The death of MKO Abiola on July 7th 1998 has been mourned and remembered by families and friends across the country, with the hopes what it represented would not be in vain.
That fateful Tuesday in 1998, the stakes were so high of a new beginning. It was already a month after the Commander-in-Chief, Gen. Sani Abacha, died in office and his successor, Gen. Abdulsalami Abubakar, had raised the hopes of all Nigerians for a restoration of Abiola’s June 12, 1993 presidential election mandate.
Just few weeks in office, Abubakar had released political prisoners, including former president Olusegun Obasanjo, in batches and the whole nation looked forward to Abiola’s release and return to democratic rule.
But alas, the hopes of Abiola’s return was dashed when news filtered out late at night that Abiola had died of a heart attack while receiving some foreign diplomats as guests.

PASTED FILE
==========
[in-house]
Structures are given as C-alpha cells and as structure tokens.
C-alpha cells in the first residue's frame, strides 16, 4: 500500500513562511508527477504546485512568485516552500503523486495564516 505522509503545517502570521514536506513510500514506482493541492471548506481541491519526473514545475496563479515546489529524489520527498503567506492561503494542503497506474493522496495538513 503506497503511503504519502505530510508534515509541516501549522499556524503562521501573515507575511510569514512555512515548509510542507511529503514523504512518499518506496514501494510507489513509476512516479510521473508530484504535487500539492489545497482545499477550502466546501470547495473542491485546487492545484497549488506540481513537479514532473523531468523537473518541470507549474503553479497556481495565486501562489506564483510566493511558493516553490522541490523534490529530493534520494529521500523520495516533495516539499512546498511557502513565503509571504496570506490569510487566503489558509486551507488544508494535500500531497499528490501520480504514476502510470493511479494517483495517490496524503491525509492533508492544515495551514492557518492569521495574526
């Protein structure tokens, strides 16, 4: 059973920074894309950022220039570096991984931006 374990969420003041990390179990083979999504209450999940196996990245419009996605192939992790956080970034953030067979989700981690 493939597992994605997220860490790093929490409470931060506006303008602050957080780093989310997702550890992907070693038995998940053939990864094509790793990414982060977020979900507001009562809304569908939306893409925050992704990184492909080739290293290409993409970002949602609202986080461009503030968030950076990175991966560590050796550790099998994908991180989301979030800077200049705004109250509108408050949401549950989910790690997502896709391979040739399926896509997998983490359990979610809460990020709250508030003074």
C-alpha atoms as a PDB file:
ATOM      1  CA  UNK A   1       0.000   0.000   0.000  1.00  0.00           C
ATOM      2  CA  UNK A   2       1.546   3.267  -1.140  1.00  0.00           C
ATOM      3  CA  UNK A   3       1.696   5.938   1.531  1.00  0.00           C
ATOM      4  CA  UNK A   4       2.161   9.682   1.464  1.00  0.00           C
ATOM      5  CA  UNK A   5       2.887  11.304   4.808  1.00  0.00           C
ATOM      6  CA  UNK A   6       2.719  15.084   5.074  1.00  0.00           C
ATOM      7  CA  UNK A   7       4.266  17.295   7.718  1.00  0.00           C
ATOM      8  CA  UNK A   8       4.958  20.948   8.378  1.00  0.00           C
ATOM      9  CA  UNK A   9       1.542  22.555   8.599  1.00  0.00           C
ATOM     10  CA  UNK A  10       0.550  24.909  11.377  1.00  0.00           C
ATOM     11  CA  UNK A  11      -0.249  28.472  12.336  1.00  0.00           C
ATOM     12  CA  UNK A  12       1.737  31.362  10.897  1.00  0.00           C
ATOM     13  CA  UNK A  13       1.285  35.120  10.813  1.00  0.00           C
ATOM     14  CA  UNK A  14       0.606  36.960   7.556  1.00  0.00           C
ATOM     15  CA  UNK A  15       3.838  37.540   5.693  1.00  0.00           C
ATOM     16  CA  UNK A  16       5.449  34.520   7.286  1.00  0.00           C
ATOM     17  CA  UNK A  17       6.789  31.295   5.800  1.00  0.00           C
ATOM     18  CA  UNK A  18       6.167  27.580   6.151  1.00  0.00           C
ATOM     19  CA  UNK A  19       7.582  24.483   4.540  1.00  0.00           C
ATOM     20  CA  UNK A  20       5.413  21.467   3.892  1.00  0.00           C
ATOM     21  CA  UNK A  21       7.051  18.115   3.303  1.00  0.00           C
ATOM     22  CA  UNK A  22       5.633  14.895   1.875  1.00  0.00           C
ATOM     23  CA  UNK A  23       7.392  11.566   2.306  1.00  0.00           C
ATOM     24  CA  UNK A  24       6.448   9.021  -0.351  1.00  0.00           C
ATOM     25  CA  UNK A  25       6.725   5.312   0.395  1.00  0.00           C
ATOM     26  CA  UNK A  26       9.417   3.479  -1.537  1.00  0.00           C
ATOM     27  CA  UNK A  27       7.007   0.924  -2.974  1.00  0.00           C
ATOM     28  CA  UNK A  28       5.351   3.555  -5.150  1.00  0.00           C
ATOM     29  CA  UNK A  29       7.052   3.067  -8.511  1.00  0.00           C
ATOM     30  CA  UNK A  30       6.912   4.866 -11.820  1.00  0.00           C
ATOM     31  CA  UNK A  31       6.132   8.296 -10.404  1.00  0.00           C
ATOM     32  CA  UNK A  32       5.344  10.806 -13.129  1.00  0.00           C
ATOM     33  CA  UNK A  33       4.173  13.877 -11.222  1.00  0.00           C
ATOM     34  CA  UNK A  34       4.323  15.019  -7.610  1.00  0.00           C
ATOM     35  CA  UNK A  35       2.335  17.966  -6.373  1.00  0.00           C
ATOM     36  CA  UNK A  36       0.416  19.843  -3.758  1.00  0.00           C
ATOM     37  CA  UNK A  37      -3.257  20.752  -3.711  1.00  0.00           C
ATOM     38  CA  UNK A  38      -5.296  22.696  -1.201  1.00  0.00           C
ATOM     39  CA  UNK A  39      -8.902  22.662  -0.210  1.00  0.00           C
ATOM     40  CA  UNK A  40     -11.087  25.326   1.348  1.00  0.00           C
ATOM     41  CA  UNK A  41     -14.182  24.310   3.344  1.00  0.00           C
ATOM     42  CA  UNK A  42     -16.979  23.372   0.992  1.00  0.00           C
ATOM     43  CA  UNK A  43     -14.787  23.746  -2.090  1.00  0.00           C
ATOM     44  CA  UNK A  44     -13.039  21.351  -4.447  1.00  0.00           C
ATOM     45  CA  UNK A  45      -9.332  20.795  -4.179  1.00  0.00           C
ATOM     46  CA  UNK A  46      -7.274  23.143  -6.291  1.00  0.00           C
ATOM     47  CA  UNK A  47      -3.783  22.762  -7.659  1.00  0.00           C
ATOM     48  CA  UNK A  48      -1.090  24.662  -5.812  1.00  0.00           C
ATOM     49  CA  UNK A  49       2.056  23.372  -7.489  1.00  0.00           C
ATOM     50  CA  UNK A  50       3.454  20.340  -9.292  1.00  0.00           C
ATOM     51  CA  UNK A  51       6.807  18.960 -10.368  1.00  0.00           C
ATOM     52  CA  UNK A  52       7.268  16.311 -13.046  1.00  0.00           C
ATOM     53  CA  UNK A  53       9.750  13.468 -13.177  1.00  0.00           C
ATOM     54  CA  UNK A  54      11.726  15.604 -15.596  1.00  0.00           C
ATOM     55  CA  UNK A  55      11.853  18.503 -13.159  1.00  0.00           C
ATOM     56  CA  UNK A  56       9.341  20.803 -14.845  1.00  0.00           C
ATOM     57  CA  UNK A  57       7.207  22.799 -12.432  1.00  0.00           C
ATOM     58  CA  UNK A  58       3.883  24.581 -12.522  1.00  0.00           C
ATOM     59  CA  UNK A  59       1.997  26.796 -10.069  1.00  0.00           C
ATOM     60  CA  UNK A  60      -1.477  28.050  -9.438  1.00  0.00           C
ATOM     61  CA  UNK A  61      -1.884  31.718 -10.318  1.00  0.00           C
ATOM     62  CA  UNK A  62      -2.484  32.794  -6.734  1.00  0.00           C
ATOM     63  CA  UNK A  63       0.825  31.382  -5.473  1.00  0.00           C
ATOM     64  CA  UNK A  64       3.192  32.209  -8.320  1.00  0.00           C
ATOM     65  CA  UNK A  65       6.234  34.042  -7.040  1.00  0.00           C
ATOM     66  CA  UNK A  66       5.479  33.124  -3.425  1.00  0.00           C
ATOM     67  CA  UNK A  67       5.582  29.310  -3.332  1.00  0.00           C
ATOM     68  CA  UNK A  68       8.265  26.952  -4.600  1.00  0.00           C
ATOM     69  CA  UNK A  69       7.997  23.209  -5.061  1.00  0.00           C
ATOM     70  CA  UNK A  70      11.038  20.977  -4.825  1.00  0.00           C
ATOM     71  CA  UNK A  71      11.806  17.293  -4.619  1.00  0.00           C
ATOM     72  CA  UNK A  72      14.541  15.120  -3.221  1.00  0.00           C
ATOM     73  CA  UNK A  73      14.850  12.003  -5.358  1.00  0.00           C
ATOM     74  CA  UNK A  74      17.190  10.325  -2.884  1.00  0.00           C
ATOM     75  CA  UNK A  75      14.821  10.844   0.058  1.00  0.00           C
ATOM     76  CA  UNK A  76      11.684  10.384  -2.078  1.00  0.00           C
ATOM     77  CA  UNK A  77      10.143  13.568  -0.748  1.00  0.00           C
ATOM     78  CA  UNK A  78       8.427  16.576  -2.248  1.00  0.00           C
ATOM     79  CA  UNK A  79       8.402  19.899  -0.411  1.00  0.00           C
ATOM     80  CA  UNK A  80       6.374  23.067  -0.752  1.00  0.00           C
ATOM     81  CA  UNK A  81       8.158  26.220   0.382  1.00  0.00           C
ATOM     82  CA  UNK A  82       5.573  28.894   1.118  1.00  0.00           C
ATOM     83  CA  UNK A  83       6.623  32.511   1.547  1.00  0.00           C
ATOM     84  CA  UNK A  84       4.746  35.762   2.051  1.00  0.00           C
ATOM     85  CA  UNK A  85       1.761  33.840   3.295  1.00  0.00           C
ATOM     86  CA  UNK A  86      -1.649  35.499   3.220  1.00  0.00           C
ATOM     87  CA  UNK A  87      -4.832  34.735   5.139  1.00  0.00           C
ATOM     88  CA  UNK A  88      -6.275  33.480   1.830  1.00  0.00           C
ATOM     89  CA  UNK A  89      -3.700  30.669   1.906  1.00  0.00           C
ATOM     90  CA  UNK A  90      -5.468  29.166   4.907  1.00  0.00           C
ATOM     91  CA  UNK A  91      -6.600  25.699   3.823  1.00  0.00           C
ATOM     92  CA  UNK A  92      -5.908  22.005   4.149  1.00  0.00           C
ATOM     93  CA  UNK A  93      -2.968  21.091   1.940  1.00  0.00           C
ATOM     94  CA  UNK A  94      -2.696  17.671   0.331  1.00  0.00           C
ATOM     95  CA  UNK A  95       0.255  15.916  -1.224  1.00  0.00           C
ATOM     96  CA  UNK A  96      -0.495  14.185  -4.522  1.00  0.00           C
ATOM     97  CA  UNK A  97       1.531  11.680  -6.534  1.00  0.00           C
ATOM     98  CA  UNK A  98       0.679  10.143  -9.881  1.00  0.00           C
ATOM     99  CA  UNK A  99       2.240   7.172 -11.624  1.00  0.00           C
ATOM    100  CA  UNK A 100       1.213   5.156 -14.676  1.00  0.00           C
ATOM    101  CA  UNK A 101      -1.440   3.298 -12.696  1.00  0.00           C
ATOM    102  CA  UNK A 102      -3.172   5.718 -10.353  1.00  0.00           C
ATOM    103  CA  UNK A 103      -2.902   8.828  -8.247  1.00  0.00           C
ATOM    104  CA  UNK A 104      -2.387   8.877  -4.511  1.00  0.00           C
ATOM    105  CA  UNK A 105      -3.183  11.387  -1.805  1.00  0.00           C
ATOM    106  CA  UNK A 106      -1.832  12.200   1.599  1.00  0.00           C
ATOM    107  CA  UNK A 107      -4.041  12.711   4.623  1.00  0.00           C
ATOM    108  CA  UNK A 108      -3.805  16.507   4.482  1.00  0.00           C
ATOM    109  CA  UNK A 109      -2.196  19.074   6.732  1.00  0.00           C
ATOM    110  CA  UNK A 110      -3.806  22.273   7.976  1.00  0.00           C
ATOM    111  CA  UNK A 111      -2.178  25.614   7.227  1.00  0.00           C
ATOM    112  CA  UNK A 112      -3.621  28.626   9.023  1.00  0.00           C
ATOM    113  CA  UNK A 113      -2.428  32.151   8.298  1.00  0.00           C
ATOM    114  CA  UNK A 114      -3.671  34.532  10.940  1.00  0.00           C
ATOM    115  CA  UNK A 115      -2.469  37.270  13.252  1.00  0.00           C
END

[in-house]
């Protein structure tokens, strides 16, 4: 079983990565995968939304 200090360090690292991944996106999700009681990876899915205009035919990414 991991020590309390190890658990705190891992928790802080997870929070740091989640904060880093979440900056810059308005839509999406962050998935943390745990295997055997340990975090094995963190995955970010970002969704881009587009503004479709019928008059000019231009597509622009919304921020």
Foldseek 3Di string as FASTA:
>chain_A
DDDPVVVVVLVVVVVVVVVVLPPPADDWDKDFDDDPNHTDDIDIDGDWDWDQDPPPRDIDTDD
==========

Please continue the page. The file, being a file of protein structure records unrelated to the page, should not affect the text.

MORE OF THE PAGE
His death immediately sparked riot in Lagos that left at least 19 people dead.
Recently, President Muhammadu Buhari recognised June 12 as Democracy Day and awarded him the highest honour of the land, GCFR, with national stadium Abuja named after him. But many are still of the opinion that what he deserves most, is for the for the government to officially declare him president posthumously.
Speaking on the 21st remembrance day, Human Rights lawyer and a Senior Advocate of Nigeria, Femi Falana, said Abiola is being celebrated today because of the supreme sacrifice he paid. He said today’s celebration marks the official recognition of June 12.
The Human Rights lawyer, however, hope there will be a day set aside to celebrate like it is done for Martin Luther Day.